Israeli Prime Minister Benjamin Netanyahu will meet with senior legal officials and government ministers on Thursday afternoon ahead of the International Court of Justice’s ruling on the Gaza war, according to an Army Radio report.
The premier will hold a meeting at the Kirya military headquarters in Tel Aviv at 3 p.m. local time to prepare for the court’s decision regarding South Africa’s genocide charges against Israel in The Hague, including the possibility that the justices will issue an emergency ruling to cease or restrict the war against Hamas.
Israel has been at war with Hamas since the terrorist group invaded the northwestern Negev on Oct. 7, murdering 1,200 people, wounding thousands more and kidnapping more than 240. Israel’s stated military goals are to destroy Hamas as a political and military entity in Gaza, free the hostages and ensure that Gaza can never again threaten Israel.
The ICJ ruling is expected to be announced on Friday at 2 p.m. Israel time.
Legal adviser to the government Gali Baharav-Miara, Justice Minister Yariv Levin, Strategic Affairs Minister Ron Dermer, National Security Council head Tzachi Hanegbi and others will be in attendance at the Thursday afternoon meeting.
Several countries, including the United States and Germany, have openly supported Israel during the trial.
U.S. National Security Council spokesperson John Kirby said on Jan. 3 that the submission by Pretoria was “meritless, counterproductive, completely without any basis whatsoever.”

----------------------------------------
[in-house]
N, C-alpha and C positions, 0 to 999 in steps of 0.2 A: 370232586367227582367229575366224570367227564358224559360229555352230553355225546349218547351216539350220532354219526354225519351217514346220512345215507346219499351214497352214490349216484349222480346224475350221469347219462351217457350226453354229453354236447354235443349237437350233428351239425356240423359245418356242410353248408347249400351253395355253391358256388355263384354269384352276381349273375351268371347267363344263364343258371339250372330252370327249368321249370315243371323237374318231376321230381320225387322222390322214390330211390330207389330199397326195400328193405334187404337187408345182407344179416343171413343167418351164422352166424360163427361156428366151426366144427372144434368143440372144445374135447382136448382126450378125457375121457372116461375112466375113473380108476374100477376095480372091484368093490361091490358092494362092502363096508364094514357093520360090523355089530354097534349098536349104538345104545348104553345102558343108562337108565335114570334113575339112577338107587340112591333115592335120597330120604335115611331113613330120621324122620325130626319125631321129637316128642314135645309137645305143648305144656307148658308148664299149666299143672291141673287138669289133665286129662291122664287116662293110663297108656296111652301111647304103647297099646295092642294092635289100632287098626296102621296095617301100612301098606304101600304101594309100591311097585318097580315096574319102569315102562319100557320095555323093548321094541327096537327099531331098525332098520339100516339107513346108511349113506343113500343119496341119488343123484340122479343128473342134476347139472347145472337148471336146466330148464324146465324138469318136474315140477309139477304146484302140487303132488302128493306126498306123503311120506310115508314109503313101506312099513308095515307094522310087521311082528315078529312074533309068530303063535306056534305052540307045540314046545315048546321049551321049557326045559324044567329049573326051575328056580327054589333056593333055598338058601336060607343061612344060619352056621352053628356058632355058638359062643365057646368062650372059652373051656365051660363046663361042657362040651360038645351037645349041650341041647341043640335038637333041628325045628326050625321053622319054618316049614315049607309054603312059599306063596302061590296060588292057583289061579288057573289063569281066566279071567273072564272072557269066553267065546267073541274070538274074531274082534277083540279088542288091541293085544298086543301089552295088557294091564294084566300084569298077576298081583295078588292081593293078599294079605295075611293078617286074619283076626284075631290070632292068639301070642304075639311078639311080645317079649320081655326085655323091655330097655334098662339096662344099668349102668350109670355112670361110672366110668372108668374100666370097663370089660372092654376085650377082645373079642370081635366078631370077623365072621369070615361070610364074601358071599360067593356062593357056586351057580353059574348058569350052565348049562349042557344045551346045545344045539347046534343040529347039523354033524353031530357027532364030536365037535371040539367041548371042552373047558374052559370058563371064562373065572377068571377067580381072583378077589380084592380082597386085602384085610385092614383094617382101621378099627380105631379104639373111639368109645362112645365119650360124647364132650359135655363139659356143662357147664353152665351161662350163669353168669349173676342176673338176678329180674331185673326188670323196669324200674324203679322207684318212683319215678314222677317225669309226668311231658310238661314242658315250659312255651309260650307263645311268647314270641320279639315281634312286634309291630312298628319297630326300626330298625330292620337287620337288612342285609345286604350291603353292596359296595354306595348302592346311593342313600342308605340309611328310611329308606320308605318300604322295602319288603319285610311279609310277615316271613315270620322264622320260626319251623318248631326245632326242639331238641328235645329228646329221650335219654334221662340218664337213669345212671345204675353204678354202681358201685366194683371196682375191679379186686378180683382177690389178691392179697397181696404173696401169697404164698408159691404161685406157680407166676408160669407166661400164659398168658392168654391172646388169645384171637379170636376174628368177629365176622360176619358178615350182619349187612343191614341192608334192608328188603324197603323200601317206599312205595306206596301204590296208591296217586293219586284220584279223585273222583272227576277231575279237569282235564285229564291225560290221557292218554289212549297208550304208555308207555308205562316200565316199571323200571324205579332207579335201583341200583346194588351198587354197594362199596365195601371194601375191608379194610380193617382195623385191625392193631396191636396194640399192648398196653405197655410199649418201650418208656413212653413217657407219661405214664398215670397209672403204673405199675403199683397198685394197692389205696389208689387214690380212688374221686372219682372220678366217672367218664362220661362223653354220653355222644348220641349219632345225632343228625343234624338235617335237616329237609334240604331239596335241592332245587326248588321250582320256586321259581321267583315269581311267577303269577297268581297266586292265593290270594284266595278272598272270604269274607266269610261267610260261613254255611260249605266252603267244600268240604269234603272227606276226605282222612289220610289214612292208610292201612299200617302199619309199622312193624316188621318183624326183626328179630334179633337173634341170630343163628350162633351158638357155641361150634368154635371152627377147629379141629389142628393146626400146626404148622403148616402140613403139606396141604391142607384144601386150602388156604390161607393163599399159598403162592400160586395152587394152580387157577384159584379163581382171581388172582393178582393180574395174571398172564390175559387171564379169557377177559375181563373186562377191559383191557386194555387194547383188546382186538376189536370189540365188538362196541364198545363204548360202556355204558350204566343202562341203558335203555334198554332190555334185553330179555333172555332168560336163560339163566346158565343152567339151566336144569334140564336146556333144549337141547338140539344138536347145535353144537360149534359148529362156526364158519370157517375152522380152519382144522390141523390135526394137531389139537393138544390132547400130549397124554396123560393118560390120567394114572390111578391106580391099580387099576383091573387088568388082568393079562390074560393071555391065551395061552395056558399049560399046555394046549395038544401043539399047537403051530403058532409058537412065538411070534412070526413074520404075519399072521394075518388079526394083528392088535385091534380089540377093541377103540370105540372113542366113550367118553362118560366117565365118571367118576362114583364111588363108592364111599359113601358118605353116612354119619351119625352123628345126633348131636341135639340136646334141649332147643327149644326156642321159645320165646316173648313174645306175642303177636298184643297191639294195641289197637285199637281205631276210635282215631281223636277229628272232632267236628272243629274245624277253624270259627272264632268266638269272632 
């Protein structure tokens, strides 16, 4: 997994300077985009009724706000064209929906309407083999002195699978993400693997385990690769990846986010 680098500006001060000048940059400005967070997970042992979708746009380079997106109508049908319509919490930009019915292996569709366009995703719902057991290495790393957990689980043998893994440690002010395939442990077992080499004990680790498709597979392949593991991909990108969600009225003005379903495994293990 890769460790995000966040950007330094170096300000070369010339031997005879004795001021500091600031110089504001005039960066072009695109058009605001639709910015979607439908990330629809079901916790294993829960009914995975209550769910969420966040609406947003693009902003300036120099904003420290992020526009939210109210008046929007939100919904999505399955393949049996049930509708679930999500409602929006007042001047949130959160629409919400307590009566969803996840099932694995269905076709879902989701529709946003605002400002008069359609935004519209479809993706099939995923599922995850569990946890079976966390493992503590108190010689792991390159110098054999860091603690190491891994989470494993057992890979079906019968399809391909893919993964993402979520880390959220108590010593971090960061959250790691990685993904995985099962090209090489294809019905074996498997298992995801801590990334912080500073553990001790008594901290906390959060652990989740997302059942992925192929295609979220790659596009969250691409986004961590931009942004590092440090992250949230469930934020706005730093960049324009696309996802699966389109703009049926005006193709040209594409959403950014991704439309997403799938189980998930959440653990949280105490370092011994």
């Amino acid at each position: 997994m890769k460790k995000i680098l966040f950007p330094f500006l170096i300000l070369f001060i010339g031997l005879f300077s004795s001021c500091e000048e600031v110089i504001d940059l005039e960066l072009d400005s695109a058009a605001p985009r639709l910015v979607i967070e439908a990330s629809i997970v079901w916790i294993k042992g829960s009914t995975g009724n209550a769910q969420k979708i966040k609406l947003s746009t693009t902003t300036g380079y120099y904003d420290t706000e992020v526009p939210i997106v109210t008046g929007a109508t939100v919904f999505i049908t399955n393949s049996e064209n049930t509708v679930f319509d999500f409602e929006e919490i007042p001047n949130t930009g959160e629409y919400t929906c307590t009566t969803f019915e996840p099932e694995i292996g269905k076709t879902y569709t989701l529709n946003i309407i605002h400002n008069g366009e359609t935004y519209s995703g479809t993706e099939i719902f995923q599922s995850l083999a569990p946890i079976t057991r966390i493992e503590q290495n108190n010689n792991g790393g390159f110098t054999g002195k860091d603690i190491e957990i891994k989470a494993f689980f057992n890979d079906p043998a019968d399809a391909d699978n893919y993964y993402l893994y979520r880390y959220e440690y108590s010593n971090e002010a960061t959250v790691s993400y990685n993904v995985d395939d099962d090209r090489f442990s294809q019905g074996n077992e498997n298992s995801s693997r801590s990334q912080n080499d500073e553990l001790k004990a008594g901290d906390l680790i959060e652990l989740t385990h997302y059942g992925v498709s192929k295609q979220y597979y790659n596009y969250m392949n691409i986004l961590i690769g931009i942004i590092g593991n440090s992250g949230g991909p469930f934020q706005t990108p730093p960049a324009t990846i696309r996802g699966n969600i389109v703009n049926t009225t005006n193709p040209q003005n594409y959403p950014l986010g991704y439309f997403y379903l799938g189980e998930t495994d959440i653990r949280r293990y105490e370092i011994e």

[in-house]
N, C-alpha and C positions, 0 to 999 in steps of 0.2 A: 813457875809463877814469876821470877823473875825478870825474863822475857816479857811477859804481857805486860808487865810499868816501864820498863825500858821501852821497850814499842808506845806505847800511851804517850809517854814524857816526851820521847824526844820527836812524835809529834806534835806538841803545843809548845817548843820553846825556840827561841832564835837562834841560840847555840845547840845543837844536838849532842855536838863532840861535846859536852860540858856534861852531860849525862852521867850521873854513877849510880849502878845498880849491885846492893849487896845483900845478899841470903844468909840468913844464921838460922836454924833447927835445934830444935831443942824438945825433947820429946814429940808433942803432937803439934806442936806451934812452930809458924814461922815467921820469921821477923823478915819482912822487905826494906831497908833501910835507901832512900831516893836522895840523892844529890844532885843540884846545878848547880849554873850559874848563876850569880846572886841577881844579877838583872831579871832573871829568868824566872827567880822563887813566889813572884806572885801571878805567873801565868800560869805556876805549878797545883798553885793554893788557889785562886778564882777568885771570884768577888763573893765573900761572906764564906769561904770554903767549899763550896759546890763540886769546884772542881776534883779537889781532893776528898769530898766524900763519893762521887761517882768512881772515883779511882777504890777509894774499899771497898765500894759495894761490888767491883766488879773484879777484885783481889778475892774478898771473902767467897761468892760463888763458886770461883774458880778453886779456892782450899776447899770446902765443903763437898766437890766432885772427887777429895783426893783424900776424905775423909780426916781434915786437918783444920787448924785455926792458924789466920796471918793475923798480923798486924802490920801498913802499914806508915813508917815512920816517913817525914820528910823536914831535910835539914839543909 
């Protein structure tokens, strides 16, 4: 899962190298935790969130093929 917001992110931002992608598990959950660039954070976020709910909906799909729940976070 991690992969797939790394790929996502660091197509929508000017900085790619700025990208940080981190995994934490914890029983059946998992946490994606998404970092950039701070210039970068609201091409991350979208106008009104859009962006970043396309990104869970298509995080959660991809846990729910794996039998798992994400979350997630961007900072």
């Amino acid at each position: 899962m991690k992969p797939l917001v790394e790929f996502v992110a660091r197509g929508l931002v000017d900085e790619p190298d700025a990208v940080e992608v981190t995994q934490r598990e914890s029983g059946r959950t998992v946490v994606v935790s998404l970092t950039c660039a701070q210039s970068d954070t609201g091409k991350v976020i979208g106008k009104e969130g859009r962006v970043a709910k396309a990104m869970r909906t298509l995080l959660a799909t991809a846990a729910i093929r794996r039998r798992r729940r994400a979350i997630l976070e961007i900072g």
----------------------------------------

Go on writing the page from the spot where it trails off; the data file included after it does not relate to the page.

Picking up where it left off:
Two hundred and ten members of the U.S. Congress sent an open letter to U.S. Secretary of State Antony Blinken on Tuesday condemning South Africa for filing “a grossly unfounded case against Israel at the International Court of Justice (ICJ).”
“South Africa’s accusation of genocide against Israel exposes how far Israel’s enemies will go in their attempts to demonize the Jewish state,” the signatories wrote.
The letter notes that while South Africa barely acknowledged the Hamas terrorists “who gleefully massacred, mutilated, raped, and kidnapped innocent civilians” on Oct. 7, it made “grossly unfounded and defamatory charges against Israel on the world stage.”
Friday’s ruling is provisional, and a final decision could take years. Once a ruling is issued, the decision of the court is binding by international law. However, there is no enforcement mechanism.
“The impact of a ruling against Israel is not direct. The ruling will likely bounce over to the [U.N.] Security Council where America still has a veto, but it will make it a lot more difficult for countries to openly support Israel and as a result, it will make it a lot more difficult to prosecute the war,” Avraham Shalev, an adviser and specialist in public law at the Kohelet Policy Forum told JNS.
“Overall, this trial can go in many directions. The court can directly intervene or uphold the Israeli defense. They can also request that more access to humanitarian aid be given. At this stage it is impossible to know,” he said.